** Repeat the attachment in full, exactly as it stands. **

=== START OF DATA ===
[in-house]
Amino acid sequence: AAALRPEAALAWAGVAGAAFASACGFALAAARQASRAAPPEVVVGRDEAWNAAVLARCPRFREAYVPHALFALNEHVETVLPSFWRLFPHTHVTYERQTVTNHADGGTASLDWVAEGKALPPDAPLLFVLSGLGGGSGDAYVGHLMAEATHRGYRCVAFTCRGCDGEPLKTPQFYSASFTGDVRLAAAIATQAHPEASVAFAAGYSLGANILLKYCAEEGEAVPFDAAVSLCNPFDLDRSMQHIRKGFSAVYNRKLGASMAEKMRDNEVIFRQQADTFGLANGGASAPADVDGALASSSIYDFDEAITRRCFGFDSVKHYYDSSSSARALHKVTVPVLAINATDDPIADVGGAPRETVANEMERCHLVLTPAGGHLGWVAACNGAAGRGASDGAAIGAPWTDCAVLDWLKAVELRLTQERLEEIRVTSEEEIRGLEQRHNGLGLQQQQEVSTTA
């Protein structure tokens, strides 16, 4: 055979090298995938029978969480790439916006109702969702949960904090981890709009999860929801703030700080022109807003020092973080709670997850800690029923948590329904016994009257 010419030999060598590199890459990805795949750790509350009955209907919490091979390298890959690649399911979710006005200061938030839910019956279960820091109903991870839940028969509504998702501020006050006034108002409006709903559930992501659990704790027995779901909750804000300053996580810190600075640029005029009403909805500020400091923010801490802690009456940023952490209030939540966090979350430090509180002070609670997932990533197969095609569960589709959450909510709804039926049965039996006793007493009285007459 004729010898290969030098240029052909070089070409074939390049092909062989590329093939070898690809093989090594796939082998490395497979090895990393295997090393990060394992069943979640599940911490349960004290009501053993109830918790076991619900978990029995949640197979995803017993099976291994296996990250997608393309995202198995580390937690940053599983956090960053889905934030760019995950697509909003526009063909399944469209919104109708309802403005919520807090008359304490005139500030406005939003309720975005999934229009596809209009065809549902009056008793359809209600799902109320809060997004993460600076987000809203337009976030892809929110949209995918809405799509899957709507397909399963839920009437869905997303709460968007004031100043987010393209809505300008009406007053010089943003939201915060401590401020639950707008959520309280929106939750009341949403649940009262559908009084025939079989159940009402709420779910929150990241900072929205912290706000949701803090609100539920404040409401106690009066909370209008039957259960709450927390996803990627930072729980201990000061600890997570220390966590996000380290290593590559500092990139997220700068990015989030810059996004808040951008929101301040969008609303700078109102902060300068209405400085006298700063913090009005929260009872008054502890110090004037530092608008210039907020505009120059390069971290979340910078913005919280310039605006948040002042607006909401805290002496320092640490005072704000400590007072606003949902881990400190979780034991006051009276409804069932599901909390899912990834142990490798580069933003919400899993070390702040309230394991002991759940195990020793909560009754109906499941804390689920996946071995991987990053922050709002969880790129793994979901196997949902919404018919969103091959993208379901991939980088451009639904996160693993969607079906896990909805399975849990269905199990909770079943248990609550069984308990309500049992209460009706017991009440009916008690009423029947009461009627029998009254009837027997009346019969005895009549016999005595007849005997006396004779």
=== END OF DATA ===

[in-house]
Amino acid sequence: AAALRPEAALAWAGVAGAAFASACGFALAAARQASRAAPPEVVVGRDEAWNAAVLARCPRFREAYVPHALFALNEHVETVLPSFWRLFPHTHVTYERQTVTNHADGGTASLDWVAEGKALPPDAPLLFVLSGLGGGSGDAYVGHLMAEATHRGYRCVAFTCRGCDGEPLKTPQFYSASFTGDVRLAAAIATQAHPEASVAFAAGYSLGANILLKYCAEEGEAVPFDAAVSLCNPFDLDRSMQHIRKGFSAVYNRKLGASMAEKMRDNEVIFRQQADTFGLANGGASAPADVDGALASSSIYDFDEAITRRCFGFDSVKHYYDSSSSARALHKVTVPVLAINATDDPIADVGGAPRETVANEMERCHLVLTPAGGHLGWVAACNGAAGRGASDGAAIGAPWTDCAVLDWLKAVELRLTQERLEEIRVTSEEEIRGLEQRHNGLGLQQQQEVSTTA
């Protein structure tokens, strides 16, 4: 055979090298995938029978969480790439916006109702969702949960904090981890709009999860929801703030700080022109807003020092973080709670997850800690029923948590329904016994009257 010419030999060598590199890459990805795949750790509350009955209907919490091979390298890959690649399911979710006005200061938030839910019956279960820091109903991870839940028969509504998702501020006050006034108002409006709903559930992501659990704790027995779901909750804000300053996580810190600075640029005029009403909805500020400091923010801490802690009456940023952490209030939540966090979350430090509180002070609670997932990533197969095609569960589709959450909510709804039926049965039996006793007493009285007459 004729010898290969030098240029052909070089070409074939390049092909062989590329093939070898690809093989090594796939082998490395497979090895990393295997090393990060394992069943979640599940911490349960004290009501053993109830918790076991619900978990029995949640197979995803017993099976291994296996990250997608393309995202198995580390937690940053599983956090960053889905934030760019995950697509909003526009063909399944469209919104109708309802403005919520807090008359304490005139500030406005939003309720975005999934229009596809209009065809549902009056008793359809209600799902109320809060997004993460600076987000809203337009976030892809929110949209995918809405799509899957709507397909399963839920009437869905997303709460968007004031100043987010393209809505300008009406007053010089943003939201915060401590401020639950707008959520309280929106939750009341949403649940009262559908009084025939079989159940009402709420779910929150990241900072929205912290706000949701803090609100539920404040409401106690009066909370209008039957259960709450927390996803990627930072729980201990000061600890997570220390966590996000380290290593590559500092990139997220700068990015989030810059996004808040951008929101301040969008609303700078109102902060300068209405400085006298700063913090009005929260009872008054502890110090004037530092608008210039907020505009120059390069971290979340910078913005919280310039605006948040002042607006909401805290002496320092640490005072704000400590007072606003949902881990400190979780034991006051009276409804069932599901909390899912990834142990490798580069933003919400899993070390702040309230394991002991759940195990020793909560009754109906499941804390689920996946071995991987990053922050709002969880790129793994979901196997949902919404018919969103091959993208379901991939980088451009639904996160693993969607079906896990909805399975849990269905199990909770079943248990609550069984308990309500049992209460009706017991009440009916008690009423029947009461009627029998009254009837027997009346019969005895009549016999005595007849005997006396004779």